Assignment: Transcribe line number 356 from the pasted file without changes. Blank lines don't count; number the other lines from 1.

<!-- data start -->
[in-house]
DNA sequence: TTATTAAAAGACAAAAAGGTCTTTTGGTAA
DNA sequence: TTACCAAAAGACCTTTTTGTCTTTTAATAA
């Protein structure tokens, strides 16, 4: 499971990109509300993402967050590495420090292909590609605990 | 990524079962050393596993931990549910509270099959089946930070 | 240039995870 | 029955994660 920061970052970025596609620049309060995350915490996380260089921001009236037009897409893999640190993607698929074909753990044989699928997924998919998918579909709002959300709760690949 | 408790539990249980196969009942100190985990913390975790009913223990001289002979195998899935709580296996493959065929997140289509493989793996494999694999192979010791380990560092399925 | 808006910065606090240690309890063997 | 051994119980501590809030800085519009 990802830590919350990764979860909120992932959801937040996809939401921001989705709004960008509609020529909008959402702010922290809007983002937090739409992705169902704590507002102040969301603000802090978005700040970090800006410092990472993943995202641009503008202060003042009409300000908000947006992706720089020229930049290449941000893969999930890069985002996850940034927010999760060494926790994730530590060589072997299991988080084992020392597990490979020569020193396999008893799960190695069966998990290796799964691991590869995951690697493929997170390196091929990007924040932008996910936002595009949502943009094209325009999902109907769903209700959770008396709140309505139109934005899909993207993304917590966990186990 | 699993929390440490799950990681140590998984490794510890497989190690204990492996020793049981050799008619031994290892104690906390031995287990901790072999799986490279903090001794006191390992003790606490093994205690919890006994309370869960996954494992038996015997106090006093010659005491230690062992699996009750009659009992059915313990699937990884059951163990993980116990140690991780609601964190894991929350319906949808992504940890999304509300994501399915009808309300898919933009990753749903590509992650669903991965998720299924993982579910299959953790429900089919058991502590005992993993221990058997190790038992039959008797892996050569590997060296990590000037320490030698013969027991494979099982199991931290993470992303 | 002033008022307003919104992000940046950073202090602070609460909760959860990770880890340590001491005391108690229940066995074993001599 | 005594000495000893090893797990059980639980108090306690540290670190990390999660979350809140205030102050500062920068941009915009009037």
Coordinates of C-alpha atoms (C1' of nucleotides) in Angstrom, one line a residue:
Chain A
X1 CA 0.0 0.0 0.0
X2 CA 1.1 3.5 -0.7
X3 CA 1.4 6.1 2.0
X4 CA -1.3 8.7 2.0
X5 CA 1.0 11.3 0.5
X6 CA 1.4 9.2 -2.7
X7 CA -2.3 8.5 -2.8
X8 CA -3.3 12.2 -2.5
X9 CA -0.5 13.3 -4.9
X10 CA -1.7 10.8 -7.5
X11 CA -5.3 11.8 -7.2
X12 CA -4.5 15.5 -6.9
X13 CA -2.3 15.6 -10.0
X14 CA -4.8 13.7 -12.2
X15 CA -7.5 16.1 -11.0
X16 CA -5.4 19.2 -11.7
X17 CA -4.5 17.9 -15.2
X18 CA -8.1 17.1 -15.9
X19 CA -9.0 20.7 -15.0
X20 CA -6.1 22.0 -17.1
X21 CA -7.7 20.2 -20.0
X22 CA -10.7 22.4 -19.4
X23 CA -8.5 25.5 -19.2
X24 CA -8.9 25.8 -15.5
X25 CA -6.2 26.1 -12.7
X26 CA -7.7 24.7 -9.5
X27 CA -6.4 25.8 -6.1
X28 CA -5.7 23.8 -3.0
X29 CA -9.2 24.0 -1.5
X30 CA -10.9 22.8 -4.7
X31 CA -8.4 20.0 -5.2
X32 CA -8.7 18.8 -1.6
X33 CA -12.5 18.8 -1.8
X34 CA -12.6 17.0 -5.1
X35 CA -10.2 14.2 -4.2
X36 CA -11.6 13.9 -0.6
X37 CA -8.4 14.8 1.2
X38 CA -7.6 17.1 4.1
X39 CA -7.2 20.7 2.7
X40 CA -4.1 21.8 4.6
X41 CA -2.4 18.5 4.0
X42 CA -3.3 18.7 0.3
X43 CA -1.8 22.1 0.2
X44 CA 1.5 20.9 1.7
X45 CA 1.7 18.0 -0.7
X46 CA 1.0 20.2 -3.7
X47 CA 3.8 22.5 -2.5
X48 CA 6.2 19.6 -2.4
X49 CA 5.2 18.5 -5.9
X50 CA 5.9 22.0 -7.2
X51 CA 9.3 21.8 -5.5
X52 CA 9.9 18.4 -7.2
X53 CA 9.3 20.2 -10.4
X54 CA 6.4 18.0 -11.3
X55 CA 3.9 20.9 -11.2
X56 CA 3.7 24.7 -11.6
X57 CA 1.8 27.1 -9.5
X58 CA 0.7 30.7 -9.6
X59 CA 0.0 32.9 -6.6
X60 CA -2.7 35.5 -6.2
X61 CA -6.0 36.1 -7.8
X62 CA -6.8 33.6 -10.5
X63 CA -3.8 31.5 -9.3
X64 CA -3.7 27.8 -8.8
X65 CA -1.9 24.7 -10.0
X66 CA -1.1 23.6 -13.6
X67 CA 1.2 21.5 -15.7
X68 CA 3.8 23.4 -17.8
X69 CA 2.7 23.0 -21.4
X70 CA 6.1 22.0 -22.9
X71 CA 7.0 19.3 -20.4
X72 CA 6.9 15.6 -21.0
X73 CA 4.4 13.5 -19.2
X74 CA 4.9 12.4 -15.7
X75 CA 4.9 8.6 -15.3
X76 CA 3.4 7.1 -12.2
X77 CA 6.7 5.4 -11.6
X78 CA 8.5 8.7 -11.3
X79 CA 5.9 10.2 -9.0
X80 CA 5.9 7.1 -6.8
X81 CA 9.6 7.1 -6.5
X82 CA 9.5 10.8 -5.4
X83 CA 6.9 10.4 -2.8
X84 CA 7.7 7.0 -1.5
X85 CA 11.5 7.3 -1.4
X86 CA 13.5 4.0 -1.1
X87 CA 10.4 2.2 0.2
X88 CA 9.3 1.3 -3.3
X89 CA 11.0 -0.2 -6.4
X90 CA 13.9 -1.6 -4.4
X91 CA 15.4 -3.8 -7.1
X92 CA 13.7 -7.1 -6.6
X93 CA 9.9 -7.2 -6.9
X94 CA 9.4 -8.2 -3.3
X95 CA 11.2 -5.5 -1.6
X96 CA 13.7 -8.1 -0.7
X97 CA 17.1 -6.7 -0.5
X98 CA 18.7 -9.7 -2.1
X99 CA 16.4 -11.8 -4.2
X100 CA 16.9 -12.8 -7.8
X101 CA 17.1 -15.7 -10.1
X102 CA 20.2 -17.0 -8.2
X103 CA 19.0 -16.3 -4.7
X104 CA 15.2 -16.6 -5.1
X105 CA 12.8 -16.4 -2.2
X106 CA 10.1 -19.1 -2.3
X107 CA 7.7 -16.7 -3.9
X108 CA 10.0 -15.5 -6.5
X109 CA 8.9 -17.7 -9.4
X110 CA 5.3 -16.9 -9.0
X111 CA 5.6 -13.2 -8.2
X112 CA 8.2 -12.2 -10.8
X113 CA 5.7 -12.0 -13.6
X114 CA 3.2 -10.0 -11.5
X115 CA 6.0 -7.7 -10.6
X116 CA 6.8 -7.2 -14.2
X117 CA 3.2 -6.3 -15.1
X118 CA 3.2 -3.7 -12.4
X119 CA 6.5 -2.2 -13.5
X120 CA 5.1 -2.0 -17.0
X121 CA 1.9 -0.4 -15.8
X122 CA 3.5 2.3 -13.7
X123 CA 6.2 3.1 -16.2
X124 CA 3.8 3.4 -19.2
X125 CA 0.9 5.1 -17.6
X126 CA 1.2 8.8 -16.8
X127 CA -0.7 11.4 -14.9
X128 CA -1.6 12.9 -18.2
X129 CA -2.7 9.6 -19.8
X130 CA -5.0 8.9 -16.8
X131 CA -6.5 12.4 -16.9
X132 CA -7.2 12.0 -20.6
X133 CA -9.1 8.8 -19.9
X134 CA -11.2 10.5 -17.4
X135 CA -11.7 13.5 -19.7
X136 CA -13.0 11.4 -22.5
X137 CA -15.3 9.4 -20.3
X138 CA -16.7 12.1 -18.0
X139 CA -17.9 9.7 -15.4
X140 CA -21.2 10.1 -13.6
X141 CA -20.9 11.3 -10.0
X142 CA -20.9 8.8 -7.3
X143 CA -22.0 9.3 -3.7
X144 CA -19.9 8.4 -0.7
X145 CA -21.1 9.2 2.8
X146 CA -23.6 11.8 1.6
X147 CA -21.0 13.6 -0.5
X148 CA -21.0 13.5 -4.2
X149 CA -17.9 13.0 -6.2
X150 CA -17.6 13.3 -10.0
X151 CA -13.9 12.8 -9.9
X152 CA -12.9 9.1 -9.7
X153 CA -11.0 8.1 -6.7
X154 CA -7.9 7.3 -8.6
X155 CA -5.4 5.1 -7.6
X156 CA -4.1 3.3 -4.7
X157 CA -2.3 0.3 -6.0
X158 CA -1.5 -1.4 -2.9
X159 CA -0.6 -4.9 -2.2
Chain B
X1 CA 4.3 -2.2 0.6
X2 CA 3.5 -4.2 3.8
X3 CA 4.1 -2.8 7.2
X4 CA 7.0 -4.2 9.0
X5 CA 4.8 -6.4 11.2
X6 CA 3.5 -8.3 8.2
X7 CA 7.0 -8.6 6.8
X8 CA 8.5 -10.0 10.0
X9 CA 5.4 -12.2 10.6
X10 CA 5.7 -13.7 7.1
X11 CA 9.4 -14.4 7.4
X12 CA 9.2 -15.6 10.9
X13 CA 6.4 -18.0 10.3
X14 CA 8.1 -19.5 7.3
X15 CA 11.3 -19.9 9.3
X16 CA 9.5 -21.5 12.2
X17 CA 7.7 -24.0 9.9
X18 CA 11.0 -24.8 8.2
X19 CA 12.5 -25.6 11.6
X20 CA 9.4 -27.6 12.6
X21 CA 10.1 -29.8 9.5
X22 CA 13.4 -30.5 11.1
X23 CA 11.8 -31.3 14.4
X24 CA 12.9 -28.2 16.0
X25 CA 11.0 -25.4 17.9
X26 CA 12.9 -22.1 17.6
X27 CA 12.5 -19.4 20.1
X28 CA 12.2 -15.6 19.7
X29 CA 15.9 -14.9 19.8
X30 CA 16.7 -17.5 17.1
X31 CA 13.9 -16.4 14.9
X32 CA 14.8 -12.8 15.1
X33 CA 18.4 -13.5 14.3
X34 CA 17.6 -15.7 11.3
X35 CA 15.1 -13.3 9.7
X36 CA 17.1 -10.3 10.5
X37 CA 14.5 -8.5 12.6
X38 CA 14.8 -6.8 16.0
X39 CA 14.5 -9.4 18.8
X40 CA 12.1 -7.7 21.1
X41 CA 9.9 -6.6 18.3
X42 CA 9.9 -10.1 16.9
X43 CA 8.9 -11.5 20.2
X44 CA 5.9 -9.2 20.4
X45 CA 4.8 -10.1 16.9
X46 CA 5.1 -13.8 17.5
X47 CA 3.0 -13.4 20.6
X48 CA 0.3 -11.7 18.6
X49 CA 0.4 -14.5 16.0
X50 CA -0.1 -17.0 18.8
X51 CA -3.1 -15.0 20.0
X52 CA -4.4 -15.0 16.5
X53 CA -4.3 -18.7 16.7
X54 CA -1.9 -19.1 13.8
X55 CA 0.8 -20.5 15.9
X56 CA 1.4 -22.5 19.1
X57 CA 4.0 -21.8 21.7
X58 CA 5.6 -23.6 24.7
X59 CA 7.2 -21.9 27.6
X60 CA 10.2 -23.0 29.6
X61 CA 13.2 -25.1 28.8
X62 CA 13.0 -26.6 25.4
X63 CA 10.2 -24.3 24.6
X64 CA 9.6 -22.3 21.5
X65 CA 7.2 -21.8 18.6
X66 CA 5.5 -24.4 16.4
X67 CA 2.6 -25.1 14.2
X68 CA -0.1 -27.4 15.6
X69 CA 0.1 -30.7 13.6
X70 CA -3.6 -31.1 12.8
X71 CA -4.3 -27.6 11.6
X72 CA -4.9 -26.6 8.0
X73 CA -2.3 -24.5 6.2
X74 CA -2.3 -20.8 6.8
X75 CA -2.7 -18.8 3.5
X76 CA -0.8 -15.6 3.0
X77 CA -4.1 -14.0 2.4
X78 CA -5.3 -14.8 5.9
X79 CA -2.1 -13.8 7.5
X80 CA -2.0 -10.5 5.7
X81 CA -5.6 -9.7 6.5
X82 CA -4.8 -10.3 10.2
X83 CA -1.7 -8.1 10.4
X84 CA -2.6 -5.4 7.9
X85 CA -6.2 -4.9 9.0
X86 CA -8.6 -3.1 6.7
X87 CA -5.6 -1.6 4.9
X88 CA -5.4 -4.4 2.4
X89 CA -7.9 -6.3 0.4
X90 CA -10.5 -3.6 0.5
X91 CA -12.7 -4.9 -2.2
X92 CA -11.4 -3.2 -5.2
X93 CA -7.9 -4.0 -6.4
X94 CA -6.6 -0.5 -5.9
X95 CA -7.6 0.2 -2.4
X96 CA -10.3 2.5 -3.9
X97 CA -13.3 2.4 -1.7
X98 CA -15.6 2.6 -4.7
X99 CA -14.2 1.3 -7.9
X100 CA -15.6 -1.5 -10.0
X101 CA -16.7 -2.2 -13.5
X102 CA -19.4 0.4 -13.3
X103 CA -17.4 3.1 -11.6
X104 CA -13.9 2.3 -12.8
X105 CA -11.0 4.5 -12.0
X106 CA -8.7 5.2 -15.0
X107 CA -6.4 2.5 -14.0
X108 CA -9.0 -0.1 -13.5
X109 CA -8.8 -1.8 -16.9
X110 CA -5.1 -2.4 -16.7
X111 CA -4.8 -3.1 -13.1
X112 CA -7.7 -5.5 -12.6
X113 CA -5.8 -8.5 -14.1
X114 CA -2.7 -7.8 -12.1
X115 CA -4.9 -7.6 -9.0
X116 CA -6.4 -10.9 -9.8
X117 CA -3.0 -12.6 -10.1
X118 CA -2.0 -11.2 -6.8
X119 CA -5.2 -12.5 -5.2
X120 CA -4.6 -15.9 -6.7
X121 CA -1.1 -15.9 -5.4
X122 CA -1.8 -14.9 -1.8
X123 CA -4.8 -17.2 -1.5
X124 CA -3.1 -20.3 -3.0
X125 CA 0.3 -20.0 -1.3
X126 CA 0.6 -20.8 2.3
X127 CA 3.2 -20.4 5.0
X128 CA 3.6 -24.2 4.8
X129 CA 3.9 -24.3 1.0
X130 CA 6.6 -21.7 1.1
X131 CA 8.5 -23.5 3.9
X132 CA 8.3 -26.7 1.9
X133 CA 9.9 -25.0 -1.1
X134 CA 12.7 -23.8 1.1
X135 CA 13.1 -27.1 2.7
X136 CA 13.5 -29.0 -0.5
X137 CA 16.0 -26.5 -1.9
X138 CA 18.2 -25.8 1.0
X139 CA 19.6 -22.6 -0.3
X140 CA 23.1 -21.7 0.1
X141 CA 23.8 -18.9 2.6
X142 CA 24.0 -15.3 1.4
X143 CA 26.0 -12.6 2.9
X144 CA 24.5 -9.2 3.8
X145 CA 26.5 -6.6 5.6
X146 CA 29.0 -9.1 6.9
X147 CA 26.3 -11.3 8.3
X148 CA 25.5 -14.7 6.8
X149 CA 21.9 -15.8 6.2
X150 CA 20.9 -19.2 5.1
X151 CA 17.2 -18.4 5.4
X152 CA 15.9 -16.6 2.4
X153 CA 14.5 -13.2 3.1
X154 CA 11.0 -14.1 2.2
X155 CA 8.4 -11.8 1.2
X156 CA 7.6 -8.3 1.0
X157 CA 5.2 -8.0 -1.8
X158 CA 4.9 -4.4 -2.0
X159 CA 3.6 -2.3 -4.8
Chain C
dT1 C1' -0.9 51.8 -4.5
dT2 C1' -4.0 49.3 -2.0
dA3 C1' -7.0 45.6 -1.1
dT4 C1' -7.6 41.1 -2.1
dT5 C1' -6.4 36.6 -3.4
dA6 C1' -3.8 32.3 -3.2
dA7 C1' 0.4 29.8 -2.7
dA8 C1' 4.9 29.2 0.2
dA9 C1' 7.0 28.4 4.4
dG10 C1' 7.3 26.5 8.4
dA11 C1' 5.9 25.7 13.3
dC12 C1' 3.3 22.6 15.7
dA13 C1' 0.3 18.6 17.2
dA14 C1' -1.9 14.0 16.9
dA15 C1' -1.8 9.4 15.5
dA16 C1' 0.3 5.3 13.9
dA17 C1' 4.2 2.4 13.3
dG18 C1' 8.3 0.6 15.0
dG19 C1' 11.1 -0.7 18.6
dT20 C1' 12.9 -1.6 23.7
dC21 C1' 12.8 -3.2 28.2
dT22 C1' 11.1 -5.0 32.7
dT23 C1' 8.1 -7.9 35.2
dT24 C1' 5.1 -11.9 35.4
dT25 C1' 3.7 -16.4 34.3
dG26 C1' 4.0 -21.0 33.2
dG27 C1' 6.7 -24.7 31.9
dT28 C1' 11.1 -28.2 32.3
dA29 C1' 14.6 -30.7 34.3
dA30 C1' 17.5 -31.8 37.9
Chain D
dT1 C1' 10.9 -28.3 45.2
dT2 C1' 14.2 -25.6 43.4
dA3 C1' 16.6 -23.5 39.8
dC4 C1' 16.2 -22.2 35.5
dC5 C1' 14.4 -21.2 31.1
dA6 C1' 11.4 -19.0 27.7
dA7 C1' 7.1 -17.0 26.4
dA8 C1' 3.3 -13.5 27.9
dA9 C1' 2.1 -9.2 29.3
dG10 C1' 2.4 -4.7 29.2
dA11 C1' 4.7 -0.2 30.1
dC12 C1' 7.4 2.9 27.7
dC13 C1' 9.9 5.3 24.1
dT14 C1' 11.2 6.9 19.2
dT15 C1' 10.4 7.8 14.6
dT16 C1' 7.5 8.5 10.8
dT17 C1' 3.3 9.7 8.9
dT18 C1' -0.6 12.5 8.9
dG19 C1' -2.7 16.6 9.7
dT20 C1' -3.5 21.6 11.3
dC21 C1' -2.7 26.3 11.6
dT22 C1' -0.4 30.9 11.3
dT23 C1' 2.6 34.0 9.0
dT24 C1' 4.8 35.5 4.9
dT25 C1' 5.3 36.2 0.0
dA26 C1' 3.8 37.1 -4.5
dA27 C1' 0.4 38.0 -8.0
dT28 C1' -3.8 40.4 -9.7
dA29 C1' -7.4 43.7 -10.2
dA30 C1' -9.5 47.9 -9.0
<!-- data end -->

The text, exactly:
dA30 C1' 17.5 -31.8 37.9